And what might that be? the cop said, almost with a laugh. He flashed his light into Edmund’s eyes, and then around his head and arms. Edmund subtly looked out into the distance. He thought that he could make out a faint silhouette of Gloria, but he couldn’t be sure. That bitch was gonna get away. He sighed and rolled his eyes slightly. He fucked up. He should have never brought that ho down here. It was her fault.

    And lookie here, the other cop said, pulling out a baggie with white rocks in it. Edmund did not flinch. He knew they’d find the dope, but he didn’t see the cop add a second baggie to the piling evidence against Edmund, enough to bust him for dealing, which carried a higher sentence rather than just possession. The first cop continued with the flashlight, lifting up Edmund’s shirt to look at the tattoos on his back.

    Looks like we got another small time gangster from Harbor City Hoods, the cop declared in victory.

    Fuckin’ eh, the second cop declared. Looks like we got him for meth and felony graffiti and vandalism of public property.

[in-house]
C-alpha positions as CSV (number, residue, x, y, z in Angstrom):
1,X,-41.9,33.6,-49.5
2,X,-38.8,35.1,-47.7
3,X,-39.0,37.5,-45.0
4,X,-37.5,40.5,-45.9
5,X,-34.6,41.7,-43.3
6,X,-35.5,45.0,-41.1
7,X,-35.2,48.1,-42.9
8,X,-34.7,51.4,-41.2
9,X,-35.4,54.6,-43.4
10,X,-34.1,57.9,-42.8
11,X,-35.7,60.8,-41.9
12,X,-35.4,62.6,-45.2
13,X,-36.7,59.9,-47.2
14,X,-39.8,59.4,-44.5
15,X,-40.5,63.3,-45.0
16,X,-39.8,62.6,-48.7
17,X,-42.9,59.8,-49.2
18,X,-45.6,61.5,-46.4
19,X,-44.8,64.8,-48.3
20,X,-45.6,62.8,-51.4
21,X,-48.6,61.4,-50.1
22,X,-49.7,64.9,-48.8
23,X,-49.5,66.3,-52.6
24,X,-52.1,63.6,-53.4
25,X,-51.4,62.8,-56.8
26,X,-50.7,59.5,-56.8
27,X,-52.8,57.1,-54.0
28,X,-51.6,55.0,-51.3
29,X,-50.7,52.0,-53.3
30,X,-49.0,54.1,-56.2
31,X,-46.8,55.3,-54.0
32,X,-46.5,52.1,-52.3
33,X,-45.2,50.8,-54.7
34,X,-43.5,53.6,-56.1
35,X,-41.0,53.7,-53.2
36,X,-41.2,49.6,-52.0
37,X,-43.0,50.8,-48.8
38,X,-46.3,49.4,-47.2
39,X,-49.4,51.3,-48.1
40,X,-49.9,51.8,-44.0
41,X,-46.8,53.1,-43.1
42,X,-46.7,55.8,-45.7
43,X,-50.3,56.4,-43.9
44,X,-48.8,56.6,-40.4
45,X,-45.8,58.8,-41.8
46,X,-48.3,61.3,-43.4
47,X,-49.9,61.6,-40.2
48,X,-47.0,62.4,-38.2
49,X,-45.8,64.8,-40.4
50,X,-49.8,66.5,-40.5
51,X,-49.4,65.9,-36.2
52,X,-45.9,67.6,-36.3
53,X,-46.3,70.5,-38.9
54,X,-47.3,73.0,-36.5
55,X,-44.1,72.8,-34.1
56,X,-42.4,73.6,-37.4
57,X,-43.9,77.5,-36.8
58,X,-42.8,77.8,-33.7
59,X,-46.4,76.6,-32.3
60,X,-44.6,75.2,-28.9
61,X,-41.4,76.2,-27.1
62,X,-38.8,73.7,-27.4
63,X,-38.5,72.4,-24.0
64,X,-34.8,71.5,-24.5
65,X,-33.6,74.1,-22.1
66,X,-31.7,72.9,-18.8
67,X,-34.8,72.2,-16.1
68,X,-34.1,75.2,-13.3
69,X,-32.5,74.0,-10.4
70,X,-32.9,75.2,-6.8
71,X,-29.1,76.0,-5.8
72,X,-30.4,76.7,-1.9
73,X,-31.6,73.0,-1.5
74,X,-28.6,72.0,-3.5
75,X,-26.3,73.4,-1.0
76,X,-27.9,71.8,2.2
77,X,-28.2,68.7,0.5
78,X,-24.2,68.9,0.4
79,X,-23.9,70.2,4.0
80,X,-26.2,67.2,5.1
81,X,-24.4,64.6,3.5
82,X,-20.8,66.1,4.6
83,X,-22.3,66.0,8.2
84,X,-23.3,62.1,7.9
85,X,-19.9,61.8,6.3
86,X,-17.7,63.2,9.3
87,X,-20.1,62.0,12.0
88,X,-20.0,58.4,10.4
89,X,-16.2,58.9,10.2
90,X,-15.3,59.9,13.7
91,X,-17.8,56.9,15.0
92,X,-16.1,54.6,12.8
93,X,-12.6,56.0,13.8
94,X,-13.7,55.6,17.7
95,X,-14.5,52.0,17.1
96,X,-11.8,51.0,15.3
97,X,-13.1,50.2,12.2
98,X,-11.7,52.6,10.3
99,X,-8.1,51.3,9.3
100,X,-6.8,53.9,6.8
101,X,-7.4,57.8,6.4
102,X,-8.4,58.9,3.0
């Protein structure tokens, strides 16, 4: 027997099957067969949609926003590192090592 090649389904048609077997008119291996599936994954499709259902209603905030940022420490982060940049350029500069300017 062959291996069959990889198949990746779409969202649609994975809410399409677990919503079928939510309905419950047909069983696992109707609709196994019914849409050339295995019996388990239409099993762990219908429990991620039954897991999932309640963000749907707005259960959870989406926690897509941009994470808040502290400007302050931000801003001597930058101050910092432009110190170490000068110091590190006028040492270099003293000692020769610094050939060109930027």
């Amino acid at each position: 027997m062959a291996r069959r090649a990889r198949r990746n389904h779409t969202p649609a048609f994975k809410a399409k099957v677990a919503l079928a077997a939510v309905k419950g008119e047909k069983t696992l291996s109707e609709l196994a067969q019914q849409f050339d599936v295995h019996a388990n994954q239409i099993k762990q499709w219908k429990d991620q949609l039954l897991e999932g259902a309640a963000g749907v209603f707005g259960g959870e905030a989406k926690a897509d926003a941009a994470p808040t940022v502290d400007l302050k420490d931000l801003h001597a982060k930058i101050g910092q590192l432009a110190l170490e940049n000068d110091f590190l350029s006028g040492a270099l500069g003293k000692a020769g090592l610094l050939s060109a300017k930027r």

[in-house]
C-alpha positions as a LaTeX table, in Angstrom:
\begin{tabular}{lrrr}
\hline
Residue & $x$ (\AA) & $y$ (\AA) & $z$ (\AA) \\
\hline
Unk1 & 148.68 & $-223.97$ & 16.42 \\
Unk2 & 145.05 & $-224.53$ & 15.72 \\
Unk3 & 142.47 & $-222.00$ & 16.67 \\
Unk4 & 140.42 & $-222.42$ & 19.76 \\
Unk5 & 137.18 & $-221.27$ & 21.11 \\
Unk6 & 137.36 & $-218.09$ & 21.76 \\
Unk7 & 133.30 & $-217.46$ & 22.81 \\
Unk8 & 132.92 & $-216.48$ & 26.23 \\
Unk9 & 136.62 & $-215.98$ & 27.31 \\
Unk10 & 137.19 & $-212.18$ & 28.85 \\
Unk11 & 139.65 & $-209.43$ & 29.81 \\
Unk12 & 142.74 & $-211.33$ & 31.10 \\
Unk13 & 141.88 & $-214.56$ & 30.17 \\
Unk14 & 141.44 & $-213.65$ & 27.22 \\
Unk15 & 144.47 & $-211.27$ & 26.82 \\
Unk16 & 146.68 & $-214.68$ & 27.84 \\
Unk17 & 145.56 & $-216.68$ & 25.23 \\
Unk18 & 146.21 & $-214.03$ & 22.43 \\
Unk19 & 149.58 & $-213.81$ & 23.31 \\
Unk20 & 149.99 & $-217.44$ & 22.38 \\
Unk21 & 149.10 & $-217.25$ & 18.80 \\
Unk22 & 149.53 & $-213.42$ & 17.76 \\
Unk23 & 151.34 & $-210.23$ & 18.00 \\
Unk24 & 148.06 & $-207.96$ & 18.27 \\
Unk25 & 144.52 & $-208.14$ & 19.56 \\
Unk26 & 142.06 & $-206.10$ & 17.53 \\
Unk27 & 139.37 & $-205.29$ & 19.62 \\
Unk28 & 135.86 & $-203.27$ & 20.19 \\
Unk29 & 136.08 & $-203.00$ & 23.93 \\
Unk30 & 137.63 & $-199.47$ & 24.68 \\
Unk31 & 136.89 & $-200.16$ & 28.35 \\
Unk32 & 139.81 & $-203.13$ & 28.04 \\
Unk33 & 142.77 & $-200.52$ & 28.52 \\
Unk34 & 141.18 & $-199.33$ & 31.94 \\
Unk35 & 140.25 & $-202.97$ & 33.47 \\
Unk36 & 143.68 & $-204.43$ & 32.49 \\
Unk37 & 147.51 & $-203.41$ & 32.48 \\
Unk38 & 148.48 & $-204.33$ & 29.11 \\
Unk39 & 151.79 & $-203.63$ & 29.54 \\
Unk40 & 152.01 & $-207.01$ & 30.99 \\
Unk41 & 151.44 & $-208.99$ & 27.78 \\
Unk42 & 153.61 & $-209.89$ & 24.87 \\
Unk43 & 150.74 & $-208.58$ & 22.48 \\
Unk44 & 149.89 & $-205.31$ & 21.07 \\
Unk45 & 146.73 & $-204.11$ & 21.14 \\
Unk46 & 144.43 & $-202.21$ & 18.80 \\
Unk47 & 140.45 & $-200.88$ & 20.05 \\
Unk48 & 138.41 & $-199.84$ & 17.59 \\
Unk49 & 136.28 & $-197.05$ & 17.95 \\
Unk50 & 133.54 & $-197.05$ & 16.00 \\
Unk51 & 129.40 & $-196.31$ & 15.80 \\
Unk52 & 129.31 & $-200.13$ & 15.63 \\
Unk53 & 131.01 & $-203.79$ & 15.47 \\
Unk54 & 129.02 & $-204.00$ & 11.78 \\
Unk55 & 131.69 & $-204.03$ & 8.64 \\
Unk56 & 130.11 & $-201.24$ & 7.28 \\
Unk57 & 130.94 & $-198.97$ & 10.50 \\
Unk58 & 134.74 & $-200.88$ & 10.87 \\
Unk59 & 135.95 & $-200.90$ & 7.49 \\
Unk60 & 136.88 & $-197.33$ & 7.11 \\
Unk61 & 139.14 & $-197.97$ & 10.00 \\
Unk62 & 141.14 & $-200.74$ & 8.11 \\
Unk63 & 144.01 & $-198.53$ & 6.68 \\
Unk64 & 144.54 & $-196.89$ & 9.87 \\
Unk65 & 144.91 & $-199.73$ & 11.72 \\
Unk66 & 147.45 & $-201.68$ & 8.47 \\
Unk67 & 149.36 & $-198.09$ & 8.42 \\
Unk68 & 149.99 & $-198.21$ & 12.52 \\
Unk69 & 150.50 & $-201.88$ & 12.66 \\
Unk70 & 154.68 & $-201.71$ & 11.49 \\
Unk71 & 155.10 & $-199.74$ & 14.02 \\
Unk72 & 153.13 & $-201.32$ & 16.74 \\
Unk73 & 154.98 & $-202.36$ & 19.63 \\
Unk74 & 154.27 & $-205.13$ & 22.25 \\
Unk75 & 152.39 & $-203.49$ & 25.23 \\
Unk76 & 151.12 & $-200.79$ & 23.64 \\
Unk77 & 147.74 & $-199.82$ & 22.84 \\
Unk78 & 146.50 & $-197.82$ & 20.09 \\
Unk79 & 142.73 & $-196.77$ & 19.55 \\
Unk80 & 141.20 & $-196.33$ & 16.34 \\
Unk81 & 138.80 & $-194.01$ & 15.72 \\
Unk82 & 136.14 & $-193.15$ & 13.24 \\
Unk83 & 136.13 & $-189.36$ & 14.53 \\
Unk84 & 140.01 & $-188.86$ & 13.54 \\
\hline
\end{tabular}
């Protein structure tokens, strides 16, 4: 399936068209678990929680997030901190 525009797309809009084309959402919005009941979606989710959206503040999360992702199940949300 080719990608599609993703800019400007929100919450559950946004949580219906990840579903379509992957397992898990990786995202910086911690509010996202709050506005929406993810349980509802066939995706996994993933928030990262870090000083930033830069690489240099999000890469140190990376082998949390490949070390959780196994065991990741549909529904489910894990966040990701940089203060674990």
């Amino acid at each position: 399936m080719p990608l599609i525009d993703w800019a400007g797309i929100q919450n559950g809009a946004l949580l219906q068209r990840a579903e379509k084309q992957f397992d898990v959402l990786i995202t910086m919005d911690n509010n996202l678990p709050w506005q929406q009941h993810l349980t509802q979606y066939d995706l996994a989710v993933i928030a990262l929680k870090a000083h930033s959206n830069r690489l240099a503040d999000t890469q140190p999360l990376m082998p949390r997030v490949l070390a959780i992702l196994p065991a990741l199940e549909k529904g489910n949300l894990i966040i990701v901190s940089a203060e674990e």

Another shit stain off the streets is what I call it, partner.

    Fuck yeah, they laughed, before taking Edmund to the car and to county jail for booking.

    ***

    The L.A. Ninja quietly finished off his shift and began his long walk home. Life had become dreary and routine. He was permanently under a dark cloud of sorrow. He had been fortunate enough to find work in construction and was currently working on a large building renovation project in downtown L.A.

    He found some solace in walking home to his apartment, passing the busy streets and vibrant parks. It had proven too difficult to stay in his parent’s home with the constant reminder of his shattered life. Instead, he chose to live in some cheap random apartment near the jobsite in a poorer part of LA. He blended in as a nobody, and it suited him fine. Day in and day out, his sad, tragic life had become a depressed state of deep hypnotism.